updated 7/27/2015 9:56:06 AM ET 2015-07-27T13:56:06

Show: HARDBALL
Date: July 24, 2015
Guest: Michael Schmidt, Rep. Elijah Cummings, Barney Frank, Zerlina
Maxwell, Matt Schlapp

CHRIS MATTHEWS, HOST: "The New York Times" hits Hillary on the front
page. The Clinton war room fires back.

Let`s play HARDBALL.

Good evening. I`m Chris Matthews in Washington.

Today`s "New York times" grabbed readers with this front page
headline, bottom of the fold. Quote, "Criminal inquiry is sought in
Clinton e-mail use."

Well, the Clinton war room has struck back. My questions tonight,
what`s "The New York Times" got here? Is it Hillary herself being
targeted, her team? Is there really a question of criminality here?

Let`s find out from the reporter who wrote the story in "The New York
Times," Michael Schmidt. He joins us now by phone. Michael, thank you for
joining us on the story. Let me ask you this. When you had the story last
night, what justified the front page coverage?

MICHAEL SCHMIDT, "NEW YORK TIMES" (via telephone): Well, what
justified the coverage was the fact that these inspector generals who had
been looking into how the State Department was handling her e-mails and the
classified information on there had gone to the Justice Department and said
that classified information had been compromised here and there was a
national security issue.

MATTHEWS: And was this Hillary Clinton herself which "The Times"
pointed to, or was it -- was it Hillary Clinton`s staff or what we call
Hillary-land? Who was involved in what you saw as the story there?

SCHMIDT: Well, it involved the account. And we`ve actually today
have gone on and gotten some even more explicit details about what was
going on with that. The inspector general for the intelligence community
just put out a statement saying that she indeed had classified information
on the account. It was classified at the time, and, quote, "This
classified information should never have been transmitted via an
unclassified personal system." It`s because of that that they turned to
the Justice Department.

MATTHEWS: Well, this I need this to be clarified because most viewers
are probably unnerved -- enervated -- we -- we`s heard it so many times, we
don`t quite get it. Hillary Clinton -- she has used a private e-mail
account off the server out of their Chappaqua home, and that`s been known
for a while. She gave back to the government tens of thousands of e-mails
that used -- that she put through that server and put through in those e-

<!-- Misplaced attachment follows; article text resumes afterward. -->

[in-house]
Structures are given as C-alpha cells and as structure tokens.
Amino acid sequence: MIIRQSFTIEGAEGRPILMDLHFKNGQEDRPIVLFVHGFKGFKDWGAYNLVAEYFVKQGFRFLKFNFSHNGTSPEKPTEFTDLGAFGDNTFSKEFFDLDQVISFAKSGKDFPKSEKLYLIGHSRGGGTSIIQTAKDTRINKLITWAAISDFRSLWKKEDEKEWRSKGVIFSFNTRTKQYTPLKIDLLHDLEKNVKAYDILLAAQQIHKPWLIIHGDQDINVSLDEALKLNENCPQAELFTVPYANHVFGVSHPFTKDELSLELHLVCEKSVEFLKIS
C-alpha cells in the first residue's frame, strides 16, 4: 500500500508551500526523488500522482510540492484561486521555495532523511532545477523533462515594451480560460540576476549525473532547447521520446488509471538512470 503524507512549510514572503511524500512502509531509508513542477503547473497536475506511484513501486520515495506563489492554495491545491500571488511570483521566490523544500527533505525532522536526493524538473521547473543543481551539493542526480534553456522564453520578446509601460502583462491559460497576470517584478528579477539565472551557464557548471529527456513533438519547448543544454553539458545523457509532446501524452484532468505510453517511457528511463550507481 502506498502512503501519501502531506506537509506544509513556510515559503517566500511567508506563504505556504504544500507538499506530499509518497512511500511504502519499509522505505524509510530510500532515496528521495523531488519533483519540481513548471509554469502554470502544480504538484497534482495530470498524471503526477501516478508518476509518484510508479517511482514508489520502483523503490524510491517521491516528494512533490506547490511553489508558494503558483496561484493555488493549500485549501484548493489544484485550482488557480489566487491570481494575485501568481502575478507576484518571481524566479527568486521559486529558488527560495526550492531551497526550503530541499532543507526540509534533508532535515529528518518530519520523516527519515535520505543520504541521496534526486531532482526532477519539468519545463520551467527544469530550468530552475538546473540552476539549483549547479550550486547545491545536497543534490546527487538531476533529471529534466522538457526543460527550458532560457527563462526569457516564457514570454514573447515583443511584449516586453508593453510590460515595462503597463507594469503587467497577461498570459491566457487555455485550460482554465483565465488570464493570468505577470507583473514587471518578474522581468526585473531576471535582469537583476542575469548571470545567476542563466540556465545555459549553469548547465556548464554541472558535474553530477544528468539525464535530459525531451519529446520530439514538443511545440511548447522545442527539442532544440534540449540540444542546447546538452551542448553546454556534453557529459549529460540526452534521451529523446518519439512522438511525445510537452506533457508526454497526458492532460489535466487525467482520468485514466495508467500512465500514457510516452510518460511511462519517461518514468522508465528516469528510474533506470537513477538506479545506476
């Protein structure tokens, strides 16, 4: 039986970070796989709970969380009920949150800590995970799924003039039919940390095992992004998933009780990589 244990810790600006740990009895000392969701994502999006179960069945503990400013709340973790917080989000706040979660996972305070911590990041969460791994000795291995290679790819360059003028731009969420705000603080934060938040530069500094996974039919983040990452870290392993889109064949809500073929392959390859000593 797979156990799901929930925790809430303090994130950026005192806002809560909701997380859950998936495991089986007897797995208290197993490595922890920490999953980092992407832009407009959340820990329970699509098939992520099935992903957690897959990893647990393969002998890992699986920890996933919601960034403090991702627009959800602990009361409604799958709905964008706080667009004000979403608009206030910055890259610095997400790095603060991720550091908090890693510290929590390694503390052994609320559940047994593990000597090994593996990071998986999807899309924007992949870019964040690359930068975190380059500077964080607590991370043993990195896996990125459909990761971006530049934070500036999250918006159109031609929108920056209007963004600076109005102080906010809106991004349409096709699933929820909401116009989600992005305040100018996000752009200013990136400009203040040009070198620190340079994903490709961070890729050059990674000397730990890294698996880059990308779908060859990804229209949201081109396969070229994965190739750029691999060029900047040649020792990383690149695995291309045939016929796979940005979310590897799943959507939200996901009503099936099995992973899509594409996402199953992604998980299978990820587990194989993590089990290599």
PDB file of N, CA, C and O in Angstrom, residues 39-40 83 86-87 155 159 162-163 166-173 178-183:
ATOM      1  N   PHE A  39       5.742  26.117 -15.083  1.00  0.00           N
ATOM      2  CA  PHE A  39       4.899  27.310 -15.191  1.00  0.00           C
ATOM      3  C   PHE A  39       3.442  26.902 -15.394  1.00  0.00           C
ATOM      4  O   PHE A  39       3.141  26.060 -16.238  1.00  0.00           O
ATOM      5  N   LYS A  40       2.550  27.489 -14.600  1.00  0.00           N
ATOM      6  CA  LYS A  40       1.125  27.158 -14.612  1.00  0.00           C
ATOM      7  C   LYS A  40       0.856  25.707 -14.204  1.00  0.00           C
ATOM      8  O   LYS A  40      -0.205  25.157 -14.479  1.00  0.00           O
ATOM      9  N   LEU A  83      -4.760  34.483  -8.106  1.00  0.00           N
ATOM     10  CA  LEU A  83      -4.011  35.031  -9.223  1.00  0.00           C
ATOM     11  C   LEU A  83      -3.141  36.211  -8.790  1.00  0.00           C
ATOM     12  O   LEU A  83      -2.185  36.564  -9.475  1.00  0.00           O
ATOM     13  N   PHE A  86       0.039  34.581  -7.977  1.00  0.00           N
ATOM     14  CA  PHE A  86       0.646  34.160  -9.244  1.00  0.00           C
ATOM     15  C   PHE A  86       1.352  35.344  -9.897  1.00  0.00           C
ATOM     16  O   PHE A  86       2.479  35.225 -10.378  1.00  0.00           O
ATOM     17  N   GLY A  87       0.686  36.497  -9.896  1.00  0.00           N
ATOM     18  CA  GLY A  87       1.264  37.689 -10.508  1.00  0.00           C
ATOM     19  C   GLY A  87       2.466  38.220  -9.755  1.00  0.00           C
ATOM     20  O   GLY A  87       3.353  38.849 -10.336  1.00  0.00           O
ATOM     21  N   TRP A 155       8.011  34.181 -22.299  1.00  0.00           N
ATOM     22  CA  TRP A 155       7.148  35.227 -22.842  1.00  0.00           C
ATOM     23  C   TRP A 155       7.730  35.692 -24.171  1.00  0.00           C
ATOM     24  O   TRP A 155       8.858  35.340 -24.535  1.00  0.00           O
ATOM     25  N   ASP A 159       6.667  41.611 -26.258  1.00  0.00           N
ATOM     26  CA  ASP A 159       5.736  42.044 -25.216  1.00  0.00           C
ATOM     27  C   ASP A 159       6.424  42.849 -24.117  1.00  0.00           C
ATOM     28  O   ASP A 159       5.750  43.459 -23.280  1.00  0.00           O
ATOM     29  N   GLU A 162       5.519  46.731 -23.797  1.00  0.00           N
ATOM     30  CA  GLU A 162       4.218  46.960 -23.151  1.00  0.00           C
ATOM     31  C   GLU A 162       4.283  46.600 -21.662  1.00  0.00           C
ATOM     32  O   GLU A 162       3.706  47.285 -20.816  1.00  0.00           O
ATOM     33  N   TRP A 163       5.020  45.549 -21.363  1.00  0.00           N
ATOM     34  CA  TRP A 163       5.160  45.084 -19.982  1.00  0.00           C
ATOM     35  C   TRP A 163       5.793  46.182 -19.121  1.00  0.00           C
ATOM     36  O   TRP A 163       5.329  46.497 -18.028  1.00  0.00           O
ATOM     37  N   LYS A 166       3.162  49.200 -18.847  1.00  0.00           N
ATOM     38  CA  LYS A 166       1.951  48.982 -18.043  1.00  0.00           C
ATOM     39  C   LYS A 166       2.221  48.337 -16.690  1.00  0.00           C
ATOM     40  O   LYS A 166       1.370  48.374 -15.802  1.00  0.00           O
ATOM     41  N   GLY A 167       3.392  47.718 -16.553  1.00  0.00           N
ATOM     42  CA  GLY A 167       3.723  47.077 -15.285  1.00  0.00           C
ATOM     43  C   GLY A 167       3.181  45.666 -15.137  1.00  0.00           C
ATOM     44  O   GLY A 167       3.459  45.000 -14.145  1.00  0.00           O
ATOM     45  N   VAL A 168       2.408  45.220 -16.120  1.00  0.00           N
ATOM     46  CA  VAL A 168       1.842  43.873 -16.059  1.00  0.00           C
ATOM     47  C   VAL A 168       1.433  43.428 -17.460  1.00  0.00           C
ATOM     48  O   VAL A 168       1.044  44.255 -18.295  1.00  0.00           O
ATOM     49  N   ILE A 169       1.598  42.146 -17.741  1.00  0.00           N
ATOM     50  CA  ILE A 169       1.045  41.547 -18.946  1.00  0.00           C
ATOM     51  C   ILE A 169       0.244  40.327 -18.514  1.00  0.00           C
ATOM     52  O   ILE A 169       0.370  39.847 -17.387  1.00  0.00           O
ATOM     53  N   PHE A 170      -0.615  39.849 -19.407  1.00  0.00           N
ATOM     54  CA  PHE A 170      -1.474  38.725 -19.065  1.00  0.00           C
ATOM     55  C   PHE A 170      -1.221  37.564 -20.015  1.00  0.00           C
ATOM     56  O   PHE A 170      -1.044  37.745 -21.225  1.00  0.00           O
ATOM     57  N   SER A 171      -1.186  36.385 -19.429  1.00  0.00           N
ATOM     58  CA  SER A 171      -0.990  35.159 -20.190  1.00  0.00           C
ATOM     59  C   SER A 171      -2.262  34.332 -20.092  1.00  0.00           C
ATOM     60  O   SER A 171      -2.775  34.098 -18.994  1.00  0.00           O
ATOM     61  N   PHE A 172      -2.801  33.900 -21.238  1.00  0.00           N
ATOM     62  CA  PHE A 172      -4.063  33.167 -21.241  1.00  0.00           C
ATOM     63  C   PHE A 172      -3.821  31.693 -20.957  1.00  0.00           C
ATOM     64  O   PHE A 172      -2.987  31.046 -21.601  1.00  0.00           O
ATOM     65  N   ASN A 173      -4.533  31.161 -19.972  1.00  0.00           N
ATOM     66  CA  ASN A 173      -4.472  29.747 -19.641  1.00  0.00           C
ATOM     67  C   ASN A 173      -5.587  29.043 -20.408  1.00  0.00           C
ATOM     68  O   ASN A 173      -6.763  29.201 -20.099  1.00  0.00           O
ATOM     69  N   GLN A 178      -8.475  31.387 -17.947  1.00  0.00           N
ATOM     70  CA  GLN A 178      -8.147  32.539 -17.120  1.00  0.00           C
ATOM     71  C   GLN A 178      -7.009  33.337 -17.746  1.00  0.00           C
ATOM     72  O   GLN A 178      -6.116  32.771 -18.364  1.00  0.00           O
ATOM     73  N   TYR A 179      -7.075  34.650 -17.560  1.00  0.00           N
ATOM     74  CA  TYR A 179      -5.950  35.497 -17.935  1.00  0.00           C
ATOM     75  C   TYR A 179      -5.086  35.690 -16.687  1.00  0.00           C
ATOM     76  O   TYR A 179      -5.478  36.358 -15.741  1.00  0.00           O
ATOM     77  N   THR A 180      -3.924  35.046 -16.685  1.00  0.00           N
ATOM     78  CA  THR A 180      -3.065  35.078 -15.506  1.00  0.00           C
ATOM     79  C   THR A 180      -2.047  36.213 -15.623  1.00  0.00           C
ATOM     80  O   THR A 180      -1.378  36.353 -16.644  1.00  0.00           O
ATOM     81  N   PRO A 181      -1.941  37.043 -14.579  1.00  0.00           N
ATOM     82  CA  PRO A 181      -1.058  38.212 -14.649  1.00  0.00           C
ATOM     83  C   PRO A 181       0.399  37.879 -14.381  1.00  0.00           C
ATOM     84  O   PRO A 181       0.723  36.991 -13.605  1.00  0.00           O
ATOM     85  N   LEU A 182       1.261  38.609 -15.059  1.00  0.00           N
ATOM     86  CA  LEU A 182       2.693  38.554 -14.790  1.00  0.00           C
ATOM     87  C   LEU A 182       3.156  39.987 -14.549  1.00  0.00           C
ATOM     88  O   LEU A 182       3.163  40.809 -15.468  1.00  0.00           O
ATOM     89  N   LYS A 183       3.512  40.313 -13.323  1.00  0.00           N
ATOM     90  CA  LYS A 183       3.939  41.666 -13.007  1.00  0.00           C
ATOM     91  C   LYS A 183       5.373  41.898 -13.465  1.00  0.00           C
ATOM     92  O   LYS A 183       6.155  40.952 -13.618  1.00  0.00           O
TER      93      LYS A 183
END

mails.

And that -- did she do her regular State Department business on those
personal e-mails? And if she did so, what`s new because that, I would
assume, would have been all the traffic of the State Department that she
was using the e-mail for.

SCHMIDT: Well, it was the only e-mail account that she used as
secretary of state. She did not have a state.gov account. She only relied
on that account.

MATTHEWS: So how does she move classified materials, which she would
have had her hands on all the time? How did she regularly do it?

SCHMIDT: Well, in the government, there`s sort of two systems.
There`s a classified system and an unclassified system. And a lot of
people were e-mailing her from the unclassified system.

But what happened, according to the inspector generals, is that there
was information from the intelligence community that was being passed to
her from other people that was not necessarily marked classified, but it
was indeed classified at the time, and it ended up on her -- in her e-mail.

MATTHEWS: Well, can she be blamable, then, if it was not marked
classified and it was sent by someone else? She was passive to it, even in
terms of knowledge of it being classified.

SCHMIDT: Well, she had a personal e-mail account that was operating
outside the State Department. She wasn`t inside the State Department. Her
account was outside the State Department.

MATTHEWS: How can there be criminality if there`s no knowledge that
it was classified, because you say it wasn`t necessarily -- it wasn`t
marked, and it was sent from -- if you get a letter in the mail, whether
it`s e-mail or it`s snail mail, somebody sends it to you, how can you be
responsible for that?

SCHMIDT: That`s the issue.

MATTHEWS: Criminally.

SCHMIDT: The issue here is that this is classified information that
was ending up in places that it wasn`t supposed to. and these inspector
generals turned to the Justice Department and said, Look, something --
something -- this is not the way this is supposed to operate. You need to
take a look at this.

MATTHEWS: OK, can you imagine a regular newspaper reader, like I am -
- and I read "The Times" every morning, practically every morning --
picking this up. You`d think Hillary Clinton had done something wrong --
criminal referral, something to do with her, something to do with her e-
mails.

But yet now you`re telling me this is mail she received, mail that
wasn`t marked classified. And I`m wondering where could there be even the
imagination of criminality here?

SCHMIDT: Well, there are rules and laws and regulations on how
classified information should be handled. There are ways that...

MATTHEWS: You mean she should have put a stopper on this if it came
in? Even if it wasn`t marked classified, she should have found a way of
rejecting that as if it was spam? I mean, how was she proposed to prevent
that from coming in?

SCHMIDT: But by operating her e-mail outside of the system, she
exposed herself to receiving...

MATTHEWS: OK, well, that`s the...

SCHMIDT: ... this type of information.

MATTHEWS: So in other words, she`s being charged here, you`re
referred to here over to the Justice Department, because she used her
private e-mail account, basically because that system itself made her
vulnerable to this kind of misuse by people -- of -- mishandling is the
right word -- mishandling of classified information?

SCHMIDT: Correct.

MATTHEWS: So this is -- in other words, we`re going back to story
one, way back in the beginning of the story. They`re now finally charging
her or referring to the Justice Department a possible complaint that she
used her private e-mail for official and even classified business.

SCHMIDT: Well, what they`re saying is that she had classified
information on there and...